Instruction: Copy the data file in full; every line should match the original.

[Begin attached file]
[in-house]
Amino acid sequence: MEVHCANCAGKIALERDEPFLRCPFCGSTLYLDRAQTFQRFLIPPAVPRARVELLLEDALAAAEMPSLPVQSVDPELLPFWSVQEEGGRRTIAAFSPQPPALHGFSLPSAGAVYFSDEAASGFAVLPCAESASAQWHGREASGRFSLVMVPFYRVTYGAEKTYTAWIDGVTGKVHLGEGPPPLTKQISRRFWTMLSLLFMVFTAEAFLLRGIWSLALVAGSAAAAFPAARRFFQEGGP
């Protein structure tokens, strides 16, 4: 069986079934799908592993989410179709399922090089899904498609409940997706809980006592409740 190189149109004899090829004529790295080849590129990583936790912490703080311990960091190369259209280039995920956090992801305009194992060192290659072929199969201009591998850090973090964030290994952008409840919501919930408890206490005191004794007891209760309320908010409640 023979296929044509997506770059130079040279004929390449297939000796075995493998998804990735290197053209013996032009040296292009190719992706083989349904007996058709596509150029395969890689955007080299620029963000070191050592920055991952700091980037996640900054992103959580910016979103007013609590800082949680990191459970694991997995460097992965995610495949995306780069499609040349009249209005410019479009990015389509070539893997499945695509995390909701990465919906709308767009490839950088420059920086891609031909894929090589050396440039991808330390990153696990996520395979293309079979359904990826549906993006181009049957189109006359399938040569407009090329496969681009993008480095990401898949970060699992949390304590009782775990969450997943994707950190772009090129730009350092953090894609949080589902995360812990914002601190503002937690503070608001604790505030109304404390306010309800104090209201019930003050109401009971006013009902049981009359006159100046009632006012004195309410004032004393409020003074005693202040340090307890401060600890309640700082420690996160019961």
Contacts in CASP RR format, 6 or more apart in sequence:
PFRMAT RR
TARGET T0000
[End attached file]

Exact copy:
[in-house]
Amino acid sequence: MEVHCANCAGKIALERDEPFLRCPFCGSTLYLDRAQTFQRFLIPPAVPRARVELLLEDALAAAEMPSLPVQSVDPELLPFWSVQEEGGRRTIAAFSPQPPALHGFSLPSAGAVYFSDEAASGFAVLPCAESASAQWHGREASGRFSLVMVPFYRVTYGAEKTYTAWIDGVTGKVHLGEGPPPLTKQISRRFWTMLSLLFMVFTAEAFLLRGIWSLALVAGSAAAAFPAARRFFQEGGP
């Protein structure tokens, strides 16, 4: 069986079934799908592993989410179709399922090089899904498609409940997706809980006592409740 190189149109004899090829004529790295080849590129990583936790912490703080311990960091190369259209280039995920956090992801305009194992060192290659072929199969201009591998850090973090964030290994952008409840919501919930408890206490005191004794007891209760309320908010409640 023979296929044509997506770059130079040279004929390449297939000796075995493998998804990735290197053209013996032009040296292009190719992706083989349904007996058709596509150029395969890689955007080299620029963000070191050592920055991952700091980037996640900054992103959580910016979103007013609590800082949680990191459970694991997995460097992965995610495949995306780069499609040349009249209005410019479009990015389509070539893997499945695509995390909701990465919906709308767009490839950088420059920086891609031909894929090589050396440039991808330390990153696990996520395979293309079979359904990826549906993006181009049957189109006359399938040569407009090329496969681009993008480095990401898949970060699992949390304590009782775990969450997943994707950190772009090129730009350092953090894609949080589902995360812990914002601190503002937690503070608001604790505030109304404390306010309800104090209201019930003050109401009971006013009902049981009359006159100046009632006012004195309410004032004393409020003074005693202040340090307890401060600890309640700082420690996160019961």
Contacts in CASP RR format, 6 or more apart in sequence:
PFRMAT RR
TARGET T0000